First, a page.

by Ryan Huber
A continuation of the blog post Database 101-1: Tables and Indexes
Now that you have your returns ordered, and that sheet of paper to help you do searches “By State”, there’s another method you might use to save time when searching.
Let’s say you take another piece of paper and write down how many folders you have in the 2016 drawer, and inside the “A-H” folder there are 52 returns, inside the “I-K” folder there are 180 and so on.
With this piece of paper, you can quickly determine how many returns you’re going to have to leaf through in order to find the return you’re looking for.
If you know ahead of time that there are only 2 returns in the folder you’re targeting, you know that search won’t take very long.
But if you know there are 500 in the folder you’re targeting, you know that search might take you a while and you might decide to grab a coworker to help you out.
In SQL, this type of data tracking is called Statistics. SQL keeps these data distribution statistics on every table and index in your database. And the optimizer makes use of this data when formulating an execution plan to decide exactly what type of operation to use and the resources required to complete that query.
If SQL knows it has to read a large set of rows to return the right data, a full table or index scan is often best. If SQL knows the data set to return is very small and targeted, an index seek is best. Without table and index statistics, SQL can’t make good decisions when making execution plans.
Back to our example…now that you have these things in place, everything runs very smoothly because everything is neatly ordered. But your business isn’t static. As time goes by, you get new customers who bring their old returns with them that you now need to keep on file. And (hopefully not too much), you lose customers who take their returns with them that you remove from the cabinet.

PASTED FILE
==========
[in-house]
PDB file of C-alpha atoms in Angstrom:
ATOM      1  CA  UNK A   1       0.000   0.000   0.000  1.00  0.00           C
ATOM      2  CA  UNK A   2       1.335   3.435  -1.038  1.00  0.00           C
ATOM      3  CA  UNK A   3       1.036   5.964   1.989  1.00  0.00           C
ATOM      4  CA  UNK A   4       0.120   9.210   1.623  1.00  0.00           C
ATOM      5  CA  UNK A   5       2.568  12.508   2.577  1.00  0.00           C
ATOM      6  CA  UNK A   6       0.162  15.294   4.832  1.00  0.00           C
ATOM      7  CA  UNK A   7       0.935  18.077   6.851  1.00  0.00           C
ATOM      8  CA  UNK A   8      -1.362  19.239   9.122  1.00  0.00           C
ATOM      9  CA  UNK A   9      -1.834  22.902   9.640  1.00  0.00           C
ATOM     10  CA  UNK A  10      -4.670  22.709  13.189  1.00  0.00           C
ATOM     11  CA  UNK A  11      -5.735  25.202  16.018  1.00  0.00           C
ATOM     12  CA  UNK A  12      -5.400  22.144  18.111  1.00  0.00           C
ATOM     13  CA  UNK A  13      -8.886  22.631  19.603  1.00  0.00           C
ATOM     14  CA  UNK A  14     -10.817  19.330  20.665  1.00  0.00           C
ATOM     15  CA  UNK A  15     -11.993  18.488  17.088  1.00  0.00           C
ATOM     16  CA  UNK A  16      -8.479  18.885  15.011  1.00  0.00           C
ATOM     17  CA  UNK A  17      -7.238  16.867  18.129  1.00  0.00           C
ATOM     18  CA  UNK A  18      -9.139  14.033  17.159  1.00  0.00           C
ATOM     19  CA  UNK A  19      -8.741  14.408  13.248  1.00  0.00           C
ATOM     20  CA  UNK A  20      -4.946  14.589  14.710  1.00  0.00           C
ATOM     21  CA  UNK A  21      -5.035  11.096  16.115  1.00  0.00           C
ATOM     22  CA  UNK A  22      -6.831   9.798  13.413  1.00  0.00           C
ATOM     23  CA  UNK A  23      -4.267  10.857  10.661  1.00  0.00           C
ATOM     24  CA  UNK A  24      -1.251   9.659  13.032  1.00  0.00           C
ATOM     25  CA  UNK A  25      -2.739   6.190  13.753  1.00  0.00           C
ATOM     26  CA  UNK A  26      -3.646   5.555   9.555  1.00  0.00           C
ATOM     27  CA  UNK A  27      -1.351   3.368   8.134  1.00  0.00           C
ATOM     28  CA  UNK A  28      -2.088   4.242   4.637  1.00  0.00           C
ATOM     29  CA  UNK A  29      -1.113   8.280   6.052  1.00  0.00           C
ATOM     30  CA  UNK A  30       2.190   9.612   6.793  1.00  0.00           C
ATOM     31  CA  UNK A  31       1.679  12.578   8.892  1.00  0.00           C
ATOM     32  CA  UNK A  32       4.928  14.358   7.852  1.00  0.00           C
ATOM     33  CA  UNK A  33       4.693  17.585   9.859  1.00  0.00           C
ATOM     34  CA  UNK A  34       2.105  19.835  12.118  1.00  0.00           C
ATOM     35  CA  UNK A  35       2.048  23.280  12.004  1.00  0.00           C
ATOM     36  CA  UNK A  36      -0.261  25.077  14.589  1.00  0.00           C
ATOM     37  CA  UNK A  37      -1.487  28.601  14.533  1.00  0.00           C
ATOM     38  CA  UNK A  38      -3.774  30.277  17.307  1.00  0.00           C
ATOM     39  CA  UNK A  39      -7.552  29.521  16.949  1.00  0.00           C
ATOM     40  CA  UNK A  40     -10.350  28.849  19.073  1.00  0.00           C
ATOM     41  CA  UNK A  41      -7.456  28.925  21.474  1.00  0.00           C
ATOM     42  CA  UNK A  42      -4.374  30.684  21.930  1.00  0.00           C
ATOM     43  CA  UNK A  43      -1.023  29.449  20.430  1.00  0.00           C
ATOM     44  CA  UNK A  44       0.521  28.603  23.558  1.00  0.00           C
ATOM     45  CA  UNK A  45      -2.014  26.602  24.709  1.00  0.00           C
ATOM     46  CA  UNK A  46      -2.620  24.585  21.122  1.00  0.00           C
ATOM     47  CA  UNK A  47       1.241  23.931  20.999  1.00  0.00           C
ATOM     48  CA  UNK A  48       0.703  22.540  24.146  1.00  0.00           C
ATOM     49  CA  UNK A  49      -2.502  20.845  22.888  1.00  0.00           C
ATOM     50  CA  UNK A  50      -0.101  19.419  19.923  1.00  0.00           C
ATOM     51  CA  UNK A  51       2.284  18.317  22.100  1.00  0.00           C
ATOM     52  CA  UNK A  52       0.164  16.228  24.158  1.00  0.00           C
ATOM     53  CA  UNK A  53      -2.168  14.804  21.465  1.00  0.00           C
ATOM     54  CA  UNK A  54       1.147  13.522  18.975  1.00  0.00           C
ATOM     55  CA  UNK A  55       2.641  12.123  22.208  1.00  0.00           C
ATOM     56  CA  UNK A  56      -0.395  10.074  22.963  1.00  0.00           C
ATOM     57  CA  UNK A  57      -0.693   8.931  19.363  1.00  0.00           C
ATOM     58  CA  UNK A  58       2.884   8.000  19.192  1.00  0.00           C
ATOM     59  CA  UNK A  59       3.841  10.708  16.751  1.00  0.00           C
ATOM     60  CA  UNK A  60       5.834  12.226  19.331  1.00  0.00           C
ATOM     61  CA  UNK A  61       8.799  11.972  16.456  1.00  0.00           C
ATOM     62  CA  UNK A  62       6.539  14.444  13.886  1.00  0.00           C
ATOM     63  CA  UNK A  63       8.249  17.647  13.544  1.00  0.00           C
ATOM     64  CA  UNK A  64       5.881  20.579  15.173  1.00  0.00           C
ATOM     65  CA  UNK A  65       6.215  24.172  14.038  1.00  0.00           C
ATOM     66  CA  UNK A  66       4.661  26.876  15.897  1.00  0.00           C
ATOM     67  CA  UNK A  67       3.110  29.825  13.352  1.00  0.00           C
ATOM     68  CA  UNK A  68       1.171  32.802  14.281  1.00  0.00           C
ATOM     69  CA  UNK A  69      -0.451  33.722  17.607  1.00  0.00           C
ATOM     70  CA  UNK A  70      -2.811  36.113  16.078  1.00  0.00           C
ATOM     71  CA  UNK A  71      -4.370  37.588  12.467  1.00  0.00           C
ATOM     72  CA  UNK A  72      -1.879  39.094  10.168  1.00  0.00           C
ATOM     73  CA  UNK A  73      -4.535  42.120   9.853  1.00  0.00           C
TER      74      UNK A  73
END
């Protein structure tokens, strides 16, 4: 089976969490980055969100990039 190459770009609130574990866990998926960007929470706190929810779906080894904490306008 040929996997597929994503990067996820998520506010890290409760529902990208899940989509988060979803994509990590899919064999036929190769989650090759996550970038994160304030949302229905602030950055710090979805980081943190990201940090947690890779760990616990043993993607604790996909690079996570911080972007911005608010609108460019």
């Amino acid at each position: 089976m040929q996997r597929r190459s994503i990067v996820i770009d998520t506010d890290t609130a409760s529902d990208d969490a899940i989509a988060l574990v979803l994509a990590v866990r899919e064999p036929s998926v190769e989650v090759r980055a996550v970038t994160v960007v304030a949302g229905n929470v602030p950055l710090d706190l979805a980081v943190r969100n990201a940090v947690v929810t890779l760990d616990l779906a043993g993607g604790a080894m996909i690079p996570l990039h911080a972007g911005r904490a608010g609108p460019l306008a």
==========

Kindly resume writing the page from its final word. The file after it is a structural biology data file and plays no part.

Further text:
Because of this data movement in and out, you might have some folders that didn’t have room for more returns, so you put them in a new folder at the back of the drawer. Other folders may only have 1 or 2 returns in them now because others were removed.
The “By State” sheet of paper on the outside of the cabinet now has crosses through the old entries and new entries added at the end of the list. And your statistics sheet is now so out of date that you have no idea how many returns you have in folders or overall.
As things get messier, you now can’t find anything efficiently.
In SQL terms, this situation is called index fragmentation. In our real world example, to fix the situation you would take all of the paper out of the drawers and cabinets and reorder everything again.
SQL Server is no different. When you rebuild a clustered index, SQL literally takes every data page and does a complete re-sort of the data. If you neglect this maintenance, your database performance can get very bad, very fast.
Up next in this series: Database 101-3: What is Index Maintenance?
Ryan Huber is the Senior Database Architect at SoftWriters, a Pittsburgh-based company that offers pharmacy management software solutions to pharmacies serving the long-term care community. Ryan is our in-house SQL guru, providing technical expertise in every facet of database operations, including architecture and code review, resolving performance issues for customers, and formulating a strategy for existing and future product features and enhancements.